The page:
WithTexas Gov. Rick Perry preparing to announce his presidential candidacy, the front-runner of the unsettled Republican field, Mitt Romney, signaled Monday night that he would not cede any territory.

Asked at a town hall meeting here whether he could compete in the South, Romney, a former Massachusetts governor, said he would compete all over the country.

“I think I can do pretty darn well in Dixie,” Romney said. “Last time around [in his 2008 campaign], I made a real stand in Florida. Now most people don’t consider that Dixie, but it sure is the South. And I sure hope to win the primaries in Florida, get some delegates out of Florida, and I’d sure like to win South Carolina. And West Virginia.”

Then Romney turned to Texas.

“There was a poll, I guess about a month ago, that was a little surprising,” Romney said. “It had me as the only Republican candidate who in Texas could beat President Obama.”

“So I’d like to get Texas,” Romney added, “and, you know, Mississippi, Alabama — I want all the states.”

It was unclear which poll Romney was referencing. A June poll by Public Policy Polling found Obama performing weakest against Romney in Texas, trailing him 42 percent to 50 percent. The poll also found Obama beating Perry in the Lone Star State, while the president trailed Rep. Ron Paul (R-Tex.), Rep. Michele Bachmann (R-Minn.) and former Minnesota governor Tim Pawlenty, albeit by smaller margins than Romney’s.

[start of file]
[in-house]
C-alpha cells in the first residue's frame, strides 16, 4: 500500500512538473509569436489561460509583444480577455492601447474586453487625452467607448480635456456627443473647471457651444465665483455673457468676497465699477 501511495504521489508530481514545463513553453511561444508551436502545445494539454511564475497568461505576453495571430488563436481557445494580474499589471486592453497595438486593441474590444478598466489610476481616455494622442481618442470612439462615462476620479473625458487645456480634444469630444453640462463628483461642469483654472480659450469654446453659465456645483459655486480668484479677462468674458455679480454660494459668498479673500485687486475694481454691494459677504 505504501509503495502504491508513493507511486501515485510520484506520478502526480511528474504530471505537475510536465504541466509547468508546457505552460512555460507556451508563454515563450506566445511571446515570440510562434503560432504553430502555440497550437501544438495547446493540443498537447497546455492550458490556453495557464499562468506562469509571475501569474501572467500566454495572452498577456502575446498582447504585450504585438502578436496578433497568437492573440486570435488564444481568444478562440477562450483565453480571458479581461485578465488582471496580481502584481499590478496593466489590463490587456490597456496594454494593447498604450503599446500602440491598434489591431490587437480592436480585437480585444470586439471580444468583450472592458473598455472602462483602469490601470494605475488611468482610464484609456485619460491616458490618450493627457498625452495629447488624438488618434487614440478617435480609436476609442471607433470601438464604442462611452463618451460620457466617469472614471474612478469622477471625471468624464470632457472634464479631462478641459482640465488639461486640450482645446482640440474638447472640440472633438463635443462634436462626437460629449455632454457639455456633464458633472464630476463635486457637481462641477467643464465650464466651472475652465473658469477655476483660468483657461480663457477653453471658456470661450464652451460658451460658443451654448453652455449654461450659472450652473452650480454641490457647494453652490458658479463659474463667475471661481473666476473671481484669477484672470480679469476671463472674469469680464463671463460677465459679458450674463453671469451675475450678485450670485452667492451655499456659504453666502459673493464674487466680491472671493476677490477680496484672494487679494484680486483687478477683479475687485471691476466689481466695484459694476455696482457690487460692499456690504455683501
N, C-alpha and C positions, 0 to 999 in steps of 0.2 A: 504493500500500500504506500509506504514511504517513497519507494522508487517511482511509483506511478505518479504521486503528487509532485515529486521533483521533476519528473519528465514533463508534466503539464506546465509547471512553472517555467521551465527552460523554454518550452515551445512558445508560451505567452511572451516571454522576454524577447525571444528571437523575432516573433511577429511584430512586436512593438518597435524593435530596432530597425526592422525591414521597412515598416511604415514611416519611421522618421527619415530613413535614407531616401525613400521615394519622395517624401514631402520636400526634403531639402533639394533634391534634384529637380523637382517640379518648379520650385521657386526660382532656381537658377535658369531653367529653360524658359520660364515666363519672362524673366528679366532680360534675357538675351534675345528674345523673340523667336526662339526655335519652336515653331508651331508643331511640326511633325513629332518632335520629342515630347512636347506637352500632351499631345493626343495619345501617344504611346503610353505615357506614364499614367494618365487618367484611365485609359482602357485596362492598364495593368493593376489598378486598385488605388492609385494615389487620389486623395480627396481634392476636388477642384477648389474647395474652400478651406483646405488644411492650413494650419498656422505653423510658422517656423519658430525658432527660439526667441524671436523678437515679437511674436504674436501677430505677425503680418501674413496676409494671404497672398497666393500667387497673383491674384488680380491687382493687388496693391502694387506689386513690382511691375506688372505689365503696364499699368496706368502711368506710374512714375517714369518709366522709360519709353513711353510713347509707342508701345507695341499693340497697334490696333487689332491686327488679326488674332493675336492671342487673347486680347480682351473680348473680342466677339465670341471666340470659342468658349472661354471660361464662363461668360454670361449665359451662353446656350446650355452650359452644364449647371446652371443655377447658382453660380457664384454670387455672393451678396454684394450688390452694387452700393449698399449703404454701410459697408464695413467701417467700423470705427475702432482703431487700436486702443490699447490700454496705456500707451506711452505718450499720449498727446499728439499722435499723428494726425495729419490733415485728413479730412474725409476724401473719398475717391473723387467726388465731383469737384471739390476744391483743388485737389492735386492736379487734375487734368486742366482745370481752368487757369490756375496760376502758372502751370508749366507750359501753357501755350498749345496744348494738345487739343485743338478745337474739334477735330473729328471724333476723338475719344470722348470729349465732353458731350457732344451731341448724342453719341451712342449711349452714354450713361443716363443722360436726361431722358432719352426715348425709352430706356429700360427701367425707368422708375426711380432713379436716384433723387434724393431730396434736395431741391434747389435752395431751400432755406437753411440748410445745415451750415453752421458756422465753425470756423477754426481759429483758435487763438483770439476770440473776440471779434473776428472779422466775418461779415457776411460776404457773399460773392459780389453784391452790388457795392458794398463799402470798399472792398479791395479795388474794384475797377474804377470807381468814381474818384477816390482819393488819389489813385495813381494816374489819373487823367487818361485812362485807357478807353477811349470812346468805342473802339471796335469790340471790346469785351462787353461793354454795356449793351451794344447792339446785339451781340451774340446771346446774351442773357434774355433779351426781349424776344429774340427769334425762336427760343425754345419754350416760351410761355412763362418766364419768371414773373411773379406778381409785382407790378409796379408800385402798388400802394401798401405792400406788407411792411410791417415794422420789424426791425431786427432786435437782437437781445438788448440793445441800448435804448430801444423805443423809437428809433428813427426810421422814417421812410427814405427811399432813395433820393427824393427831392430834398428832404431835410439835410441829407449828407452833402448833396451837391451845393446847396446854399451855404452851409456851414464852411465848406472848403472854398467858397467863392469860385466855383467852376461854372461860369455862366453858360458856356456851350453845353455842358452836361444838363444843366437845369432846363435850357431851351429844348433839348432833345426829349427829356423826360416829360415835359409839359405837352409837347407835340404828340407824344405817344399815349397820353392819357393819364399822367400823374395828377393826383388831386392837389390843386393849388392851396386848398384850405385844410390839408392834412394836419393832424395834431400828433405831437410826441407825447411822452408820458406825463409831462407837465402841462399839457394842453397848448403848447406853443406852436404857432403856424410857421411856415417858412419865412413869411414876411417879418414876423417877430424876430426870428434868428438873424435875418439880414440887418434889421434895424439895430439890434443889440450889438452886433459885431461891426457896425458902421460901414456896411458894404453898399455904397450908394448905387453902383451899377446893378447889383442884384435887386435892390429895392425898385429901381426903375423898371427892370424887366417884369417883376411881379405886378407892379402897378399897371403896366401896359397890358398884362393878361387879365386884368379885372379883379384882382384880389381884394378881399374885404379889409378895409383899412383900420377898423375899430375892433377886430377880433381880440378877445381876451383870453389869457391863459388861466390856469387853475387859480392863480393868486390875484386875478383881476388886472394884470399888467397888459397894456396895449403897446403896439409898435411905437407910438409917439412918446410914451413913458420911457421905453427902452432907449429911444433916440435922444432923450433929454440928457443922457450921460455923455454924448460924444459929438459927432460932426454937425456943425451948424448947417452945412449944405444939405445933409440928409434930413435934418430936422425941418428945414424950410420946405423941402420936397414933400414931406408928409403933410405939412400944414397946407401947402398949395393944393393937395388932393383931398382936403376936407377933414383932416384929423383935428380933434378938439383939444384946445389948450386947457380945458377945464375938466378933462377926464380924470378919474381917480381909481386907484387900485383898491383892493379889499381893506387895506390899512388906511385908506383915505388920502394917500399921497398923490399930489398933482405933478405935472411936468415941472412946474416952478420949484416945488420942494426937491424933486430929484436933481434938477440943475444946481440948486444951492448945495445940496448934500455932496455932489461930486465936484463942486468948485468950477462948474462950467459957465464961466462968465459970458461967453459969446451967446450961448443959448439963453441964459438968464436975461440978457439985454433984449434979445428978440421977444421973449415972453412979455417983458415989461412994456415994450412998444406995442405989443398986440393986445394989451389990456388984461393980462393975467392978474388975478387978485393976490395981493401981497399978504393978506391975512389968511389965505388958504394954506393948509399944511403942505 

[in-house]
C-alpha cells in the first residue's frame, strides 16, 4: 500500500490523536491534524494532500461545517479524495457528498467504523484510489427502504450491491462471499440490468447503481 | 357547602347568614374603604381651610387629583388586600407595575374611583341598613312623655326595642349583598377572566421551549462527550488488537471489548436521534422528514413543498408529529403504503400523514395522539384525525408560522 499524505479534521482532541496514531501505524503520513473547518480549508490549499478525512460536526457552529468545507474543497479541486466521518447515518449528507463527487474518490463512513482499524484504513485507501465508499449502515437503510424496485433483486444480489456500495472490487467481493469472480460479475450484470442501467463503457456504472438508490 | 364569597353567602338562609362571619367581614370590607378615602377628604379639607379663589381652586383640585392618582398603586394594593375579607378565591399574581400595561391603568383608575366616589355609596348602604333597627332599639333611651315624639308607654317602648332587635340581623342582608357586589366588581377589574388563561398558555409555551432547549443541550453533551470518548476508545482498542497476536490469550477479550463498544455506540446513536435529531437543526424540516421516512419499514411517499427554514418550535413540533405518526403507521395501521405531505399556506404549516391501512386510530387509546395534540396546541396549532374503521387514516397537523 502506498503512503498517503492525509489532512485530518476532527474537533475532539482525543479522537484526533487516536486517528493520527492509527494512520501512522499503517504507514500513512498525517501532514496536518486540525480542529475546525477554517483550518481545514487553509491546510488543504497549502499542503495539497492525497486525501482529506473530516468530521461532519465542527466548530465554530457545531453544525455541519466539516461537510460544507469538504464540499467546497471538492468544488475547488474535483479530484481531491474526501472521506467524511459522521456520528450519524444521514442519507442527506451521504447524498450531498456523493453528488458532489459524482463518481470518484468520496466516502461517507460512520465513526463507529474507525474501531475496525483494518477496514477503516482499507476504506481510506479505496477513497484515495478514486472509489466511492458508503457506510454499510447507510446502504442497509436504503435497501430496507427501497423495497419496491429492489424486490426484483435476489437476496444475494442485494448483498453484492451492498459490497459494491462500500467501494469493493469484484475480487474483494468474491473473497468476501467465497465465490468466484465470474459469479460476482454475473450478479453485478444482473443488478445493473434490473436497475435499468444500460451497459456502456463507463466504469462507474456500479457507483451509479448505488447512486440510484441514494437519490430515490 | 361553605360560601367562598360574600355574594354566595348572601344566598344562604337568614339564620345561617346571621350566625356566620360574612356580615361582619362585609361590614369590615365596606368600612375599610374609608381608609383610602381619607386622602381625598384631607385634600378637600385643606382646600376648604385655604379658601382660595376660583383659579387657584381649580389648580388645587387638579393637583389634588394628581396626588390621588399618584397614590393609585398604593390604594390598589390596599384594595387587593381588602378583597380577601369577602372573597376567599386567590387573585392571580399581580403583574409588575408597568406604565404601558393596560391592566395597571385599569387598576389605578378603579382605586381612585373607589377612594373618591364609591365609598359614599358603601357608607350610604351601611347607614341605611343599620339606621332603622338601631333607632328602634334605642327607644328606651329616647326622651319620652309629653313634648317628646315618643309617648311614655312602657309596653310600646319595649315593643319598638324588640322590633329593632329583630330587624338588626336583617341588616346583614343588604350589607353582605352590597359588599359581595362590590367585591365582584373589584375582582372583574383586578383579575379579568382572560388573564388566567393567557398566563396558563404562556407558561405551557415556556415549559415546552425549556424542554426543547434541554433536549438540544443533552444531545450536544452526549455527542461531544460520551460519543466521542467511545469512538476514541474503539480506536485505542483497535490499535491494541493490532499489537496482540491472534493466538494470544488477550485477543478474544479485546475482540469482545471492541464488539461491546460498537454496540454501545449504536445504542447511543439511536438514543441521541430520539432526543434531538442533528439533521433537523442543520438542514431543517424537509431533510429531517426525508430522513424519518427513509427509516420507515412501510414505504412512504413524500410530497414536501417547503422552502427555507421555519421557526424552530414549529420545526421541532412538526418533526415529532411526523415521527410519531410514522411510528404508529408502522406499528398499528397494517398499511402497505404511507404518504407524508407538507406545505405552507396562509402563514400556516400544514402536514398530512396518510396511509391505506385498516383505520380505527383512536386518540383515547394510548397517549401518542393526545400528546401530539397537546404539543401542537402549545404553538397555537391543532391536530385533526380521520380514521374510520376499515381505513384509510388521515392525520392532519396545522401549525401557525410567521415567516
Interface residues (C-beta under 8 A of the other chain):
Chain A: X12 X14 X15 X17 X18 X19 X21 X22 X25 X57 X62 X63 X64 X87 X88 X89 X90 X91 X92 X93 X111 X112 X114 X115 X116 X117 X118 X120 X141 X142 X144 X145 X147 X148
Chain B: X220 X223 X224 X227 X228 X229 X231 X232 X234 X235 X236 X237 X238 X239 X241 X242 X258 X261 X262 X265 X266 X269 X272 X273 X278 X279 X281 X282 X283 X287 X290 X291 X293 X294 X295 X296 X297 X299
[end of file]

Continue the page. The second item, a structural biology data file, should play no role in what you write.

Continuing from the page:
In the town hall, Romney acknowledged the difficulty of running the table, saying, “I know I’m not going to get them all.”

Romney also signaled that the nomination battle could be long.

“This is a race for me of getting the delegates and winning the nomination, and that’s going to be a long process in my opinion,” Romney said. “That’s why I have to campaign across the nation and raise the money.”